Wednesday, March 13, 2019 | 2 a.m.
Before the 1980s, private prisons as we know them today didn’t exist in the United States. The expansion of the private prison industry is due in large part to America’s failed war on drugs policies, which have destroyed countless lives, especially in working-class communities. Calls for harsher sentences created a space for predatory companies to develop a nationwide network of private prison facilities. In recent years, states have begun taking steps to eliminate the private industry in their jurisdictions in an effort to reverse the disastrous effects it has wrought over the past few decades.
The industry draws its profits in large part based on the number of inmates housed in its corporately owned and operated correctional facilities. For-profit prisons are first and foremost a business, and their main goal is not to provide for the well-being and safety of those in their care. Their objectives are to grow their corporations and increase the wealth they generate. As a result, for-profit prisons operate in a way which is not conducive to the rehabilitation of prisoners. Prisons should not be viewed only as a place of punishment for crimes, but also as a site of reform for these citizens.
The private prison lobby is known to use unethical and sometimes illegal schemes to maximize profits. Previous scandals have shown these for-profit prison corporations incentivize judges to give harsher sentences by offering benefits to prosecutors and judges, further ensuring that prisoners have longer stays in the corrections system and therefore making the private companies even more money. For example, news reports broke in 2009 which revealed that for-profit prisons paid off judges in Pennsylvania to sentence juvenile offenders to harsher and longer sentence terms than normally necessary. This criminal undertaking, which came to be known as the “Kids for Cash” scandal, played out over a nine-year period.
It is the job of judges and prosecutors to ensure justice, yet the influence of for-profit prisons obstructs this ideal.
In Nevada, the industry hasn’t fared any better. Corrections Corporation of America, the last private prison company to house state correctional inmates in Nevada, left the state in 2004, a year after it was discovered that a woman in its custody was impregnated by one of its prison guards. The Southern Nevada Women’s Correctional Center, the facility in which the sexual abuse occurred, was eventually brought under the management of the Nevada Department of Corrections.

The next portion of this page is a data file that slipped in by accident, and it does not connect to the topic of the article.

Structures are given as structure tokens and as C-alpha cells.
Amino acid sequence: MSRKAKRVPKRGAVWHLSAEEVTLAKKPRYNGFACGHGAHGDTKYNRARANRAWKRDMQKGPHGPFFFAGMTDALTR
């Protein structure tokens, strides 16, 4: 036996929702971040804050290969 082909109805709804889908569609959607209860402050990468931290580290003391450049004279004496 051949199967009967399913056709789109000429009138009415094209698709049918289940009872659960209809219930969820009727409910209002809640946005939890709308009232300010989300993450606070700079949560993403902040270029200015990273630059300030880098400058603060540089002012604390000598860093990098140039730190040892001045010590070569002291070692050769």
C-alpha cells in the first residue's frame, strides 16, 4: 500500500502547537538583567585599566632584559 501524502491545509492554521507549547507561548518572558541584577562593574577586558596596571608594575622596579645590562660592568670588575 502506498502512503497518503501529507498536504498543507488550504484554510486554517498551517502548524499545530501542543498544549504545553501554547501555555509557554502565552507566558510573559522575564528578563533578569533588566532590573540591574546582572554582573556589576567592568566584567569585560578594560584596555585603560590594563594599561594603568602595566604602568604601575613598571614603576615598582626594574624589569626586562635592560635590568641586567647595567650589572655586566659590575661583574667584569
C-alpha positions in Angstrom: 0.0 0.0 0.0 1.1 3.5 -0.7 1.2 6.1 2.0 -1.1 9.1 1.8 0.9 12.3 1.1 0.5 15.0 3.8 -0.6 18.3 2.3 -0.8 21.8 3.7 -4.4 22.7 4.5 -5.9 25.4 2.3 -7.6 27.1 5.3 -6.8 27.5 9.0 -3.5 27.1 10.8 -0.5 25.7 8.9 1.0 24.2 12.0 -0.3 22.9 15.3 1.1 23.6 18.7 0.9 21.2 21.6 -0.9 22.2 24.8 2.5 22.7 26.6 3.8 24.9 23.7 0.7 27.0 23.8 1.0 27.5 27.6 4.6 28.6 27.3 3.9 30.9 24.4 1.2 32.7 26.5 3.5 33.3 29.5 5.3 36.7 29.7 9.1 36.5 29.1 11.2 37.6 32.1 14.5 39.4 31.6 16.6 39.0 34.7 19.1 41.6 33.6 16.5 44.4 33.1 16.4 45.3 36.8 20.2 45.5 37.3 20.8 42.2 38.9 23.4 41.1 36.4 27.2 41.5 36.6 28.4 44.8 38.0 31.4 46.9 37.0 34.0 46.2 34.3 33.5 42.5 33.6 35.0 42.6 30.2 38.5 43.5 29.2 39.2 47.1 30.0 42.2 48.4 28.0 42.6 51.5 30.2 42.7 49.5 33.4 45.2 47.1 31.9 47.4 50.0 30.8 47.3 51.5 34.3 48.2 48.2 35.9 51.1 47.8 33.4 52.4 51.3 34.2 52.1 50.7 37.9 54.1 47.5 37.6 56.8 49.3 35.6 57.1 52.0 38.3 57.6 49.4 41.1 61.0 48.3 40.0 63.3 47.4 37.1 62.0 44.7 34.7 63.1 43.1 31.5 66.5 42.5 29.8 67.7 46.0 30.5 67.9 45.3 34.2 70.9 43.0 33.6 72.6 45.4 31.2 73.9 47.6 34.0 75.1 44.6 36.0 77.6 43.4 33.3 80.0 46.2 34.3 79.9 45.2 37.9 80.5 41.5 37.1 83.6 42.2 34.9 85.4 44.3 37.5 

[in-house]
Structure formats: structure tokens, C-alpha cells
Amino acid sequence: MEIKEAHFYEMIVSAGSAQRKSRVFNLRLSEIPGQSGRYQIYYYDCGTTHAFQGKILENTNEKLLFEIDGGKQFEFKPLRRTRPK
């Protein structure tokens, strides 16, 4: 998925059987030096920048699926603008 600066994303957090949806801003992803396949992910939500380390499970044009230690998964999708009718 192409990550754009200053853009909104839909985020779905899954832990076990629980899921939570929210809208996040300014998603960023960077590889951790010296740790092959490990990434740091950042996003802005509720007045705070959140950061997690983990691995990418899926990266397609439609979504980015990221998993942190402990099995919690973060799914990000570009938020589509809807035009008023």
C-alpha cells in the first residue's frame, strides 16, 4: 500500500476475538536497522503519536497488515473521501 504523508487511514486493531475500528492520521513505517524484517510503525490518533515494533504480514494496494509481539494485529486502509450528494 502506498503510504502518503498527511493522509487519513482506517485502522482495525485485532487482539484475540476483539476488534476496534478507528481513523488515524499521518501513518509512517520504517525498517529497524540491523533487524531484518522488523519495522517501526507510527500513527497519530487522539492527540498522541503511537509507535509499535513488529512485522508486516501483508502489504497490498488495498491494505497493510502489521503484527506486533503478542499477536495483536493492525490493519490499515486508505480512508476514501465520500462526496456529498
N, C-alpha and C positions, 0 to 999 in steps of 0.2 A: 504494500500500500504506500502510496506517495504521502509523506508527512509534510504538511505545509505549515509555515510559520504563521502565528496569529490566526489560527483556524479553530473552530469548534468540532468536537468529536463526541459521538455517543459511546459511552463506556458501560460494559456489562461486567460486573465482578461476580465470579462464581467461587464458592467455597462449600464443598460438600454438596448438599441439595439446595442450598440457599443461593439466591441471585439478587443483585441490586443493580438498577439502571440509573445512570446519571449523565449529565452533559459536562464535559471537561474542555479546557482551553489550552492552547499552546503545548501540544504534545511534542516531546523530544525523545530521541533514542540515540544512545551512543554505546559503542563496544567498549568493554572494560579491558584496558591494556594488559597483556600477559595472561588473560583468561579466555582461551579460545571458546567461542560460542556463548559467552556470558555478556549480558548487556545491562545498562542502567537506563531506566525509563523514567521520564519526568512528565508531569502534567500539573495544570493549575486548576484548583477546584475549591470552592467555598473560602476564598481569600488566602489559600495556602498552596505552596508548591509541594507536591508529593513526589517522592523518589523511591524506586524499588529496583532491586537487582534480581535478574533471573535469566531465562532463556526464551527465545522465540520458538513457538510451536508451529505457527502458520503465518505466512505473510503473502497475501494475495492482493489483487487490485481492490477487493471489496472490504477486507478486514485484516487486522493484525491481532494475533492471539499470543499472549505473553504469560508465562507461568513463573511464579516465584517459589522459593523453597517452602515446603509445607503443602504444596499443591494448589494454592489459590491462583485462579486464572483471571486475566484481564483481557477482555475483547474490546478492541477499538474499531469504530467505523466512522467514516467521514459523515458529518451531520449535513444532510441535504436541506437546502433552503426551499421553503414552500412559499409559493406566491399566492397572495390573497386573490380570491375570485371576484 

In 2017, after vetoing a bill that would have banned private prisons, then-Gov. Brian Sandoval signed a $9.2 million, two-year contract with the same company, now known as CoreCivic, to house 200 Nevada inmates in a private correctional facility in Arizona.
Within months of their transfer to the facility, some of the inmates went on a hunger strike to protest their treatment — there were reports of inadequate medical care and mistreatment of inmates at the facility. In addition to the human toll, the hastily thought-out contract is costing Nevada taxpayers an approximate daily rate of between $72.58 and $74.40 per inmate. That far exceeds the daily amount of $58.94 we pay per inmate in Nevada’s facilities.
Nevadans expect their elected leaders to find realistic, practical and cost-effective solutions to our state’s crime problem. Inviting profit seekers into the picture is certainly not the answer. We want a holistic approach that looks at ways to rehabilitate wherever possible and provides for fair and humane treatment of inmates when prison is necessary. Sadly, private prisons have proven to tip the scales in favor of costly mass incarceration. Assuming we all want to limit the crime Nevadans face, moving forward we must focus on finding alternative solutions to our faulty, insufficent system.
The 2018 election was a watershed moment in which candidates who pledged to ban the use of private prisons won up and down the ballot in Nevada.
As a retired corrections officer, I have seen firsthand the need for improved services and reforms in our criminal justice system. In response to the will of Nevada voters, I have introduced Assembly Bill 183, which would ban the use of private prisons for core services, such as housing, custody, and medical and mental health treatment, by June 30, 2024. Outlawing for-profit prisons would help establish a criminal justice system of equity, integrity and fairness
— one that views prisoners as people instead of profit margins.
Join me in supporting AB183 so we can end this unjust use of public safety resources.
Daniele Monroe-Moreno was elected to the Nevada Assembly’s 1st District seat in 2016. During the 2017 session, she introduced a similar version of AB183, which Sandoval vetoed.